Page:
Remember when Sexworld dominated a block on Washington Avenue just off 394? Now it’s been relegated to a side street, and there’s some gentrification going on. Not that gentrification is necessarily bad; witness the opening of Red Rabbit. Red Rabbit is the latest offering from Red Cow‘s Luke Shimp, who appears to be trying to retake the block for the family-friendly crowd. While Red Cow is the burger arm of Shimp’s empire, Red Rabbit is focused on reasonably priced Italian dishes, with offerings intended to appeal to a range of tastes from basic to more adventurous. But like Red Cow, Red Rabbit keeps the menu from being overwhelming and focuses on a few dishes in each category. Scalability may be a factor in that; Red Cow now has three locations, and it doesn’t look like Red Rabbit’s concept would be difficult to replicate either.
Red rabbit seems designed to be a cheerful neighborhood hangout with a warm, welcoming interior that matches a friendly menu primarily focused on pasta, wood-fired pizzas, and oysters. The oysters appear in a few daily selections at market price as well as in a wood-grilled version (above, $13) that turned out to be an indulgent platter of buttery goodness. The oysters were plump and tender and swimming in a scallion butter that was both rich and tangy. They were topped with herbs and Parmesan, and served on freshly toasted crostini that were excellent for wiping up every last drop of the liquid.
The menu has its moments of cheekiness. Leave it to a restaurant named Red Rabbit to label its salad section “Rabbit Food.”
That playfulness was apparent in other areas, too. We tried a pizza named P, B & J ($12), which was not — thankfully — a peanut butter and jelly pizza but a pineapple, bacon, and jalapeño version. It was a rather fun mix of sweet and spicy served on a nicely grilled thin crust that still had a little chewiness — not quite the wonder of a crust from Pizzeria Lola, but several notches above the frequently skimpy, underdone crusts served by most Punch Pizza outlets.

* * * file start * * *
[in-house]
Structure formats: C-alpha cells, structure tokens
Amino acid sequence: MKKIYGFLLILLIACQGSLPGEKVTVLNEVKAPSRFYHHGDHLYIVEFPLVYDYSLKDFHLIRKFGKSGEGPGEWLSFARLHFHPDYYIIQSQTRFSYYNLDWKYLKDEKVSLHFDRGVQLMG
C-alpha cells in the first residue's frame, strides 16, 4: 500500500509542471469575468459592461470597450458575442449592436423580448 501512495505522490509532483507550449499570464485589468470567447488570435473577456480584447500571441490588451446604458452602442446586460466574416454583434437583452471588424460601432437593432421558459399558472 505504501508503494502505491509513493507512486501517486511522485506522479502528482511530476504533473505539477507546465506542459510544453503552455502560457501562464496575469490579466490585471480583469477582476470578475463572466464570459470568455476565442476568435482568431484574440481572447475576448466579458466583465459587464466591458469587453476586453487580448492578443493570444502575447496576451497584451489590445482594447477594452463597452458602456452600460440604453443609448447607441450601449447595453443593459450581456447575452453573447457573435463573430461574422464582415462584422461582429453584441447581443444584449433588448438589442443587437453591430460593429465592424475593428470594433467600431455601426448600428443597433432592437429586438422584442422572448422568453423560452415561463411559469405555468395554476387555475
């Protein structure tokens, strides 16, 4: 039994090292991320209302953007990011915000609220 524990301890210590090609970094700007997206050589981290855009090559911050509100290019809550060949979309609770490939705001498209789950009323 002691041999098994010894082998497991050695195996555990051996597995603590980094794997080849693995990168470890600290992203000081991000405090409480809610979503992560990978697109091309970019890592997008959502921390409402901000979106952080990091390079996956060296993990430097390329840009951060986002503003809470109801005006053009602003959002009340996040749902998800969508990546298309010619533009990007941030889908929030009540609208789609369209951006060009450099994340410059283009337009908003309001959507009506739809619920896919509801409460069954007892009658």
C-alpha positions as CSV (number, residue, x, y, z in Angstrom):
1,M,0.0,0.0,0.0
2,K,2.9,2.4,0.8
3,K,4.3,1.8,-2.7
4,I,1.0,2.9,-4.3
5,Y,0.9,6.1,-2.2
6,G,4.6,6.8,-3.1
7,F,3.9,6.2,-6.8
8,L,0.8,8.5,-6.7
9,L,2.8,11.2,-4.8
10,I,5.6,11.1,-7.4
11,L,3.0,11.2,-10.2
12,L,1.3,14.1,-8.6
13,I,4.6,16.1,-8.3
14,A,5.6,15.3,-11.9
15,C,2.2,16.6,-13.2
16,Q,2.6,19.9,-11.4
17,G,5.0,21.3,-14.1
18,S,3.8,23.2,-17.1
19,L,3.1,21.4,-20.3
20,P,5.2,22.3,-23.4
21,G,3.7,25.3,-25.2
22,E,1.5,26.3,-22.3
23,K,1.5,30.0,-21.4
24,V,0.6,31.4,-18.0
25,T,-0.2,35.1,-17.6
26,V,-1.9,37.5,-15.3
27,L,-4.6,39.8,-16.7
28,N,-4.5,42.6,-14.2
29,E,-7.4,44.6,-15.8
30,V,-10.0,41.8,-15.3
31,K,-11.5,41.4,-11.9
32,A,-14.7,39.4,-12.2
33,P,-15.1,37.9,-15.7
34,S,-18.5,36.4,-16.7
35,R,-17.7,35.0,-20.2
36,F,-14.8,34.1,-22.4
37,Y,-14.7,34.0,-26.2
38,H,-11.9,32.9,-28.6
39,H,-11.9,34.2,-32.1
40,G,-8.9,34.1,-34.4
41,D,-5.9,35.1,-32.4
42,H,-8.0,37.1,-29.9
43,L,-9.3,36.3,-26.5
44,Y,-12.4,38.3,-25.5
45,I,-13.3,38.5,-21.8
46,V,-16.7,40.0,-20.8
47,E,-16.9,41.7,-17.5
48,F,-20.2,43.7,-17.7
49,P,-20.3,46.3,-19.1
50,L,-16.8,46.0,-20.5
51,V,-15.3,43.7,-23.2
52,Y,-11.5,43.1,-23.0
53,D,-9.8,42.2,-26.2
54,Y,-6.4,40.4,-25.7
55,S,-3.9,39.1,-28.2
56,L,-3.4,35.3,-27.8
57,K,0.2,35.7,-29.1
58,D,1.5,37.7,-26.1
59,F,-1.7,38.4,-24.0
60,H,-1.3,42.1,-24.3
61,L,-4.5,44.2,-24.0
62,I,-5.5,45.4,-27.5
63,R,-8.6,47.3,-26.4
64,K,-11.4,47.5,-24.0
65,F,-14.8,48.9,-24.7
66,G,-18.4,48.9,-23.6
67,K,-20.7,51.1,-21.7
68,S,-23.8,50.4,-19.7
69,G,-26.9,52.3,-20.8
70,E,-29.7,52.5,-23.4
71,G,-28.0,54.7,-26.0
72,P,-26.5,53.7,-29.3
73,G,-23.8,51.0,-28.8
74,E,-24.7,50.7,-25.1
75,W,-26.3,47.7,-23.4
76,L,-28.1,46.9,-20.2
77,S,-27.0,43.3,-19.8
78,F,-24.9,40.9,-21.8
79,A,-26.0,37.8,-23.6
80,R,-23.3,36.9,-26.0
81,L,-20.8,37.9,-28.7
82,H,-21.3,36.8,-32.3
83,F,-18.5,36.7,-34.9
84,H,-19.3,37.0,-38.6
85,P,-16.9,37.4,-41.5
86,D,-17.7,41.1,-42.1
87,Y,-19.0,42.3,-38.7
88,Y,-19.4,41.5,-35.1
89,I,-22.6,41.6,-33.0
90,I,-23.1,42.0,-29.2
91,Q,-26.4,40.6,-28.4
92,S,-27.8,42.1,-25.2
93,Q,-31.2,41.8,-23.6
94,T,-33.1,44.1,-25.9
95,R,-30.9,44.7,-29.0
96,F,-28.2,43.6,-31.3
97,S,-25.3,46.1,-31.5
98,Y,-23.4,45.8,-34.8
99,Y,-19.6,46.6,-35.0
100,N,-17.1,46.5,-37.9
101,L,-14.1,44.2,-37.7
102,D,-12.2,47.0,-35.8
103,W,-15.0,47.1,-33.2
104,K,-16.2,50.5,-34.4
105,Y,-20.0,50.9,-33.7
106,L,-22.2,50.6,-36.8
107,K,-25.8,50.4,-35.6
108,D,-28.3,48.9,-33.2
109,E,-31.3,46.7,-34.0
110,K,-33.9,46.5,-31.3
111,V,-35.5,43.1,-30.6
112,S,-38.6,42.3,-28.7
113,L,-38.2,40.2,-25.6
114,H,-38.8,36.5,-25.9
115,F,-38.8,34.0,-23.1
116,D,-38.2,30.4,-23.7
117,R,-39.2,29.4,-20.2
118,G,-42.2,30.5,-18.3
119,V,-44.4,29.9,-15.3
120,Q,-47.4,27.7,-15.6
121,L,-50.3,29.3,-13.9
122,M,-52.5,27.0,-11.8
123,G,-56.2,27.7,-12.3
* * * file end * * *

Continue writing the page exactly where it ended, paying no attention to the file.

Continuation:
The Yukon Gold Pizza ($13) was a play on a brunchlike dish of eggs and potatoes. Shredded Yukon Gold potatoes served as a base, like hash browns, and were topped with bits of crispy pancetta, red onion, and fontina. The pizza was drizzled with rosemary oil, and a perfectly runny egg took the center. When the pizza was brought to the table, the server delivered a little showmanship by taking a spoon to gently open the yolk and then carefully spoon it around the perimeter of the pizza. In nearly every way, it was the opposite of the P, B & J, except again, for a well-prepared crust and the fact that it also was a treat to eat. This would be an excellent weapon against a hangover.
As was the pasta we tried. The server recommended the Cavatelli ($13), a simple dish of house-made Italian sausage with just a touch of heat (not enough to worry the heat averse) tossed with pasta in a light olive oil and white wine sauce. A touch of fennel pollen enhanced the taste of the fennel in the sausage. Nothing fancy, and yet so satisfying.
Our server recommended the Sticky Toffee Cake ($7) for dessert, and that, too, turned out to be a good call. The cake was dense and rich, and was surrounded by melted salted caramel. The sweetness would have been too much without the addition of a few bits of candied orange peel and a dash of sour cream, rather than whipped cream, both of which cut through the sweetness with a needed bitter tang.
The libation menu, titled “Social Lubricants,” includes not just drink descriptions but explanations of their roles in a meal. While the Aperol Spritz ($9, above) and house-made Limoncello ($5) were not exemplary enough to make for a destination visit, they were fine and enjoyable meal accompaniments.
We enjoyed the food, but equally deserving of praise was our server, who walked that fine line between being friendly and being intrusive and never tipped over into the latter. He could teach classes.
Brenda Johnson contributed to this review.
Pizza, pasta, and oysters
201 N Washington Ave
Minneapolis, MN 55401
Daily 11 a.m.-midnight
Bar closed one hour after kitchen.
VEGETARIAN / VEGAN: Yes / No
ENTREE RANGE: $9-$29
NOISE LEVEL: Moderate
PARKING: Street meters, valet some evenings